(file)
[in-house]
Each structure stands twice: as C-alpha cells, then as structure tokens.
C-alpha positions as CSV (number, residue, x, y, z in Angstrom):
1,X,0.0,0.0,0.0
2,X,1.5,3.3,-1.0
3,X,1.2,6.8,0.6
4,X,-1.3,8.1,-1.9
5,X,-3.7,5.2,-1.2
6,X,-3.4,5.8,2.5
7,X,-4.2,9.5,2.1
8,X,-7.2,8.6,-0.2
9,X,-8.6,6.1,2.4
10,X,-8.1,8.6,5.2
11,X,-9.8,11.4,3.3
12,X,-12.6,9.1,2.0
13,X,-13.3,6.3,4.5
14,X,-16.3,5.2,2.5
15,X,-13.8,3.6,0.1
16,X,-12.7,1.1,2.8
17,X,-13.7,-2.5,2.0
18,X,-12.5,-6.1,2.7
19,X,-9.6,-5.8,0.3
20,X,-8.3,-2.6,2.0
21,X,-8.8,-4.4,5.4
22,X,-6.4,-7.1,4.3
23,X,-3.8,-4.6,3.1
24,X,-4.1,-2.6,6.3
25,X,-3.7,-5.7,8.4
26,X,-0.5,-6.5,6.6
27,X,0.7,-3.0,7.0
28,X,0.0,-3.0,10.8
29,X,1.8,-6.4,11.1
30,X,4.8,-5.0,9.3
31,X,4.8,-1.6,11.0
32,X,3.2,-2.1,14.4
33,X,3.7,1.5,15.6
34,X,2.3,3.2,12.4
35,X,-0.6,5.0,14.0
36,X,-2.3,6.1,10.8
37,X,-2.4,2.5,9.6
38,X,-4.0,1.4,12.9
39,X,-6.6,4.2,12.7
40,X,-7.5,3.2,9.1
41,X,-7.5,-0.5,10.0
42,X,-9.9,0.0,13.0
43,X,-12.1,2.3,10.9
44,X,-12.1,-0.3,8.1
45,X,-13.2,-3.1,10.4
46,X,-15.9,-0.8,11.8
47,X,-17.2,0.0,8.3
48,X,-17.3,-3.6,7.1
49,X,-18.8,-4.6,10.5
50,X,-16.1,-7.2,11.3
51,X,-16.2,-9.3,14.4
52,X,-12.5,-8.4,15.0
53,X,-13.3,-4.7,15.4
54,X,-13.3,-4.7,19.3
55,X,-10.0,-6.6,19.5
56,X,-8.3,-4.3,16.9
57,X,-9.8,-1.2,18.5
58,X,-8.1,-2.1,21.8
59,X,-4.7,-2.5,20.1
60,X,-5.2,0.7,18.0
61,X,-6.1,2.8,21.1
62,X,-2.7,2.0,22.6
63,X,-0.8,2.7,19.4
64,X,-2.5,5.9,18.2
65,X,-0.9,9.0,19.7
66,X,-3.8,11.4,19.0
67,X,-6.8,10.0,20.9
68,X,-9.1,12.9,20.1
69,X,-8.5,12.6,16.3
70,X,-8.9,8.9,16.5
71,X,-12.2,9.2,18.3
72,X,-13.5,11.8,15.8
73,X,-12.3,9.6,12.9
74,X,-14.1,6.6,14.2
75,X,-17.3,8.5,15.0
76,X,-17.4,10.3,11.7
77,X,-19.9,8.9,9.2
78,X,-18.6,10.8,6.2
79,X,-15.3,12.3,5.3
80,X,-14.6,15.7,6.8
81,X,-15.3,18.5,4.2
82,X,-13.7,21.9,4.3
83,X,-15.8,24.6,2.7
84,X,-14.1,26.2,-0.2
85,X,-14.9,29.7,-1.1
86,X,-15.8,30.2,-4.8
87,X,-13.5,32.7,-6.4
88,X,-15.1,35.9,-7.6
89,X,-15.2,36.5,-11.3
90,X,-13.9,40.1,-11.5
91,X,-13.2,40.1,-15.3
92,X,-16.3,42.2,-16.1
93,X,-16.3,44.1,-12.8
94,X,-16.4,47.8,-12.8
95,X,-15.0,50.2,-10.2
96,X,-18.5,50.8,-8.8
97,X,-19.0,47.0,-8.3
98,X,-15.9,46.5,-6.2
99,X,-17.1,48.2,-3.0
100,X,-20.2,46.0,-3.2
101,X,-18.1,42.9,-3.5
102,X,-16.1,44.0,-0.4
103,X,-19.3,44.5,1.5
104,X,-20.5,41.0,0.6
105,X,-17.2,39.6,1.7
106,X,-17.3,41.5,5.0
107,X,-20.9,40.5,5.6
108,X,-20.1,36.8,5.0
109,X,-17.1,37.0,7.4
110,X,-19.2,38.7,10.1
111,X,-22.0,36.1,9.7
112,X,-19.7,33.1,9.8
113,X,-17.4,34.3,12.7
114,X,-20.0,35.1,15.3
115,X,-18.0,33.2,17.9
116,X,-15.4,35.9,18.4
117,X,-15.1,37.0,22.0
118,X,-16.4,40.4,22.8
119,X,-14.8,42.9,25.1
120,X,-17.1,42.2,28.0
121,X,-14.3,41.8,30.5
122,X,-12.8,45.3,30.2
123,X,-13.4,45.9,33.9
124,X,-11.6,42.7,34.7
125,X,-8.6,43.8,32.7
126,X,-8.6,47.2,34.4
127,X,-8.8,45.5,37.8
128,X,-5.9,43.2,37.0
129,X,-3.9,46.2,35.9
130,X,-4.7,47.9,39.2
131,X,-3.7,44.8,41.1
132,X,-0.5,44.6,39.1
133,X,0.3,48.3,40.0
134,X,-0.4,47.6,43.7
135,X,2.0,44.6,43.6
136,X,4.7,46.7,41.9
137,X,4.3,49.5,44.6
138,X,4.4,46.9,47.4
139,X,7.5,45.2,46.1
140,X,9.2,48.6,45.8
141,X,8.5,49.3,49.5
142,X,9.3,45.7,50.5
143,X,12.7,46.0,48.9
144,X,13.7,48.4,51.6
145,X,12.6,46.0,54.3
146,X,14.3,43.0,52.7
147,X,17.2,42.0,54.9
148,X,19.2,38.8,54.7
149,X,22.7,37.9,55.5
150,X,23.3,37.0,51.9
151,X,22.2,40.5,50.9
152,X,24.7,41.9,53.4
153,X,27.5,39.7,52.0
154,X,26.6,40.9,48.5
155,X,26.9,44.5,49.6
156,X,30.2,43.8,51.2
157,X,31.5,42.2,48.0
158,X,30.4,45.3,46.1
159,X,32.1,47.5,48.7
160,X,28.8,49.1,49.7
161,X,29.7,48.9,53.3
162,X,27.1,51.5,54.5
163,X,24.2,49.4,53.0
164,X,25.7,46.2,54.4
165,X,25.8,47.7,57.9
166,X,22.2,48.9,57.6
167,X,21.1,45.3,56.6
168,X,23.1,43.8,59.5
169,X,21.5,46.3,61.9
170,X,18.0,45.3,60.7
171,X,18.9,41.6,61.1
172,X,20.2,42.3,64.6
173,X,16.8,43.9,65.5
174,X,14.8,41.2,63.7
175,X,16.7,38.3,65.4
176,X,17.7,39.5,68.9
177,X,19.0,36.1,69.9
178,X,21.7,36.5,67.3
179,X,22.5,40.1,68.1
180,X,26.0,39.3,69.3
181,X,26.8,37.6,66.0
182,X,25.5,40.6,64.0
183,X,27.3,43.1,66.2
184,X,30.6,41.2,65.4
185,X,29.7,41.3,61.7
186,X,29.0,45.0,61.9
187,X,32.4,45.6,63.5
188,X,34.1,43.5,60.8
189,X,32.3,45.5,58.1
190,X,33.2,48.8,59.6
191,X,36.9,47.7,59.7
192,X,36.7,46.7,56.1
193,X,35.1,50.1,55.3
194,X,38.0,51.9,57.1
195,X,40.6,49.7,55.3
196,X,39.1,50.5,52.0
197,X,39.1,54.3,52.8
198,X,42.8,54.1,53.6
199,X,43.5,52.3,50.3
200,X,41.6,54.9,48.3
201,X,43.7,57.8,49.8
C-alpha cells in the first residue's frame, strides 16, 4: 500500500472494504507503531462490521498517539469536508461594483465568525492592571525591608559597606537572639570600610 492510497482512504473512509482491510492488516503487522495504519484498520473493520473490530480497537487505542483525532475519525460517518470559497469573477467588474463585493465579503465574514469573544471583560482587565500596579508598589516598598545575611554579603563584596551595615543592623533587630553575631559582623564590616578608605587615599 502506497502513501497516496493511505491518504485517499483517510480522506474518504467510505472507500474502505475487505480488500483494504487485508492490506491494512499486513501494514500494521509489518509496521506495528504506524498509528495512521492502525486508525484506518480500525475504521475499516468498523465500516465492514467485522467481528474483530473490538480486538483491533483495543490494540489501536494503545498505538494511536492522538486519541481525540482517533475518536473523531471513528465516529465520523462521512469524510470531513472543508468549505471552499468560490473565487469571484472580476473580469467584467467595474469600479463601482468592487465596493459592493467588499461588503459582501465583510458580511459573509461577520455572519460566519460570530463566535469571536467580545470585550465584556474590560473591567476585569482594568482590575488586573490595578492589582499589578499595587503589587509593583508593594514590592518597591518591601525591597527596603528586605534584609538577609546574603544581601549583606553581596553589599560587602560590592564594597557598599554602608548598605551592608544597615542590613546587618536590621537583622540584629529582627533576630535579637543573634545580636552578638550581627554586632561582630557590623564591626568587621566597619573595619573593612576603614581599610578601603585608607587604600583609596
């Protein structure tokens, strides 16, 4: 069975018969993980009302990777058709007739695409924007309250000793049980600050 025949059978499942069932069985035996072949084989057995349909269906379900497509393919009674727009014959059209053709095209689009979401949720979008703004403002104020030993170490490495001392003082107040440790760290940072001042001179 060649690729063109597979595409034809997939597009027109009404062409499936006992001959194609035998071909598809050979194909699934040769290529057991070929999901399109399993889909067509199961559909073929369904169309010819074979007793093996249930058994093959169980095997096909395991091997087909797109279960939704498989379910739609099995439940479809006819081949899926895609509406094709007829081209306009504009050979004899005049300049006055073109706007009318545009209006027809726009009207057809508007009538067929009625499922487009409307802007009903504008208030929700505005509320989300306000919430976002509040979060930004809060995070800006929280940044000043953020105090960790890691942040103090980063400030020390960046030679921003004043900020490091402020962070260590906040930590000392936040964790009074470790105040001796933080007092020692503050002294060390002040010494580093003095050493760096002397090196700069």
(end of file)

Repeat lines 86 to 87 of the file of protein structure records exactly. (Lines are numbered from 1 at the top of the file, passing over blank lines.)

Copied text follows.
83,X,-15.8,24.6,2.7
84,X,-14.1,26.2,-0.2